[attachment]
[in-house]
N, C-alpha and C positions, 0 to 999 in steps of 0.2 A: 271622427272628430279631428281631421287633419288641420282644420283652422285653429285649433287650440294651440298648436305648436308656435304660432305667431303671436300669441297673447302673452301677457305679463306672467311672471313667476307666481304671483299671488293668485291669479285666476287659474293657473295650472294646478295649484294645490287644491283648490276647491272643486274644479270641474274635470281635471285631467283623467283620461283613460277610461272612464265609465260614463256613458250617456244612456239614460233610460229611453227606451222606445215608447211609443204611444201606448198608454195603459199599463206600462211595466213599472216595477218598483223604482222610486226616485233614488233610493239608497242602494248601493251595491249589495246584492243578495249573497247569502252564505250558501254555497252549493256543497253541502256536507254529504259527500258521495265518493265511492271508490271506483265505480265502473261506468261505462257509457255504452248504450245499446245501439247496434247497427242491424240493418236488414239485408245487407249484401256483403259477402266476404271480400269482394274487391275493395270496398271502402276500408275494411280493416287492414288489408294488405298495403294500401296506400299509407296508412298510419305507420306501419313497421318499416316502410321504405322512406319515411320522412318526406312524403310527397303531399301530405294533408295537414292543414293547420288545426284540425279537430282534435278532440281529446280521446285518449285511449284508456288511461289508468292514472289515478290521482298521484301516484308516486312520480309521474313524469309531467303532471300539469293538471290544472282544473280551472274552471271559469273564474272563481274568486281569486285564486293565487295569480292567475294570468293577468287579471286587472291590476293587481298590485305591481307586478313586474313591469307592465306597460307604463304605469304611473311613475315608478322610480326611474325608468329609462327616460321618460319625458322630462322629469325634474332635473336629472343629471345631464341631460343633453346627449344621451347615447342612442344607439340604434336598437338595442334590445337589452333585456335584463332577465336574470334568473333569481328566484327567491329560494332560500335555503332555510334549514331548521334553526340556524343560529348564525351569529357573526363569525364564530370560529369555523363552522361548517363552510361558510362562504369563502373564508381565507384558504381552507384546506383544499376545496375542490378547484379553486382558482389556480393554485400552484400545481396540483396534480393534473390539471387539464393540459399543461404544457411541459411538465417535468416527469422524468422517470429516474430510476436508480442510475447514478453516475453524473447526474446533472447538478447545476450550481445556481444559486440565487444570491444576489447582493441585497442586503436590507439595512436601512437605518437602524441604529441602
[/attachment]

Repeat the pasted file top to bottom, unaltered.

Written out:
[in-house]
N, C-alpha and C positions, 0 to 999 in steps of 0.2 A: 271622427272628430279631428281631421287633419288641420282644420283652422285653429285649433287650440294651440298648436305648436308656435304660432305667431303671436300669441297673447302673452301677457305679463306672467311672471313667476307666481304671483299671488293668485291669479285666476287659474293657473295650472294646478295649484294645490287644491283648490276647491272643486274644479270641474274635470281635471285631467283623467283620461283613460277610461272612464265609465260614463256613458250617456244612456239614460233610460229611453227606451222606445215608447211609443204611444201606448198608454195603459199599463206600462211595466213599472216595477218598483223604482222610486226616485233614488233610493239608497242602494248601493251595491249589495246584492243578495249573497247569502252564505250558501254555497252549493256543497253541502256536507254529504259527500258521495265518493265511492271508490271506483265505480265502473261506468261505462257509457255504452248504450245499446245501439247496434247497427242491424240493418236488414239485408245487407249484401256483403259477402266476404271480400269482394274487391275493395270496398271502402276500408275494411280493416287492414288489408294488405298495403294500401296506400299509407296508412298510419305507420306501419313497421318499416316502410321504405322512406319515411320522412318526406312524403310527397303531399301530405294533408295537414292543414293547420288545426284540425279537430282534435278532440281529446280521446285518449285511449284508456288511461289508468292514472289515478290521482298521484301516484308516486312520480309521474313524469309531467303532471300539469293538471290544472282544473280551472274552471271559469273564474272563481274568486281569486285564486293565487295569480292567475294570468293577468287579471286587472291590476293587481298590485305591481307586478313586474313591469307592465306597460307604463304605469304611473311613475315608478322610480326611474325608468329609462327616460321618460319625458322630462322629469325634474332635473336629472343629471345631464341631460343633453346627449344621451347615447342612442344607439340604434336598437338595442334590445337589452333585456335584463332577465336574470334568473333569481328566484327567491329560494332560500335555503332555510334549514331548521334553526340556524343560529348564525351569529357573526363569525364564530370560529369555523363552522361548517363552510361558510362562504369563502373564508381565507384558504381552507384546506383544499376545496375542490378547484379553486382558482389556480393554485400552484400545481396540483396534480393534473390539471387539464393540459399543461404544457411541459411538465417535468416527469422524468422517470429516474430510476436508480442510475447514478453516475453524473447526474446533472447538478447545476450550481445556481444559486440565487444570491444576489447582493441585497442586503436590507439595512436601512437605518437602524441604529441602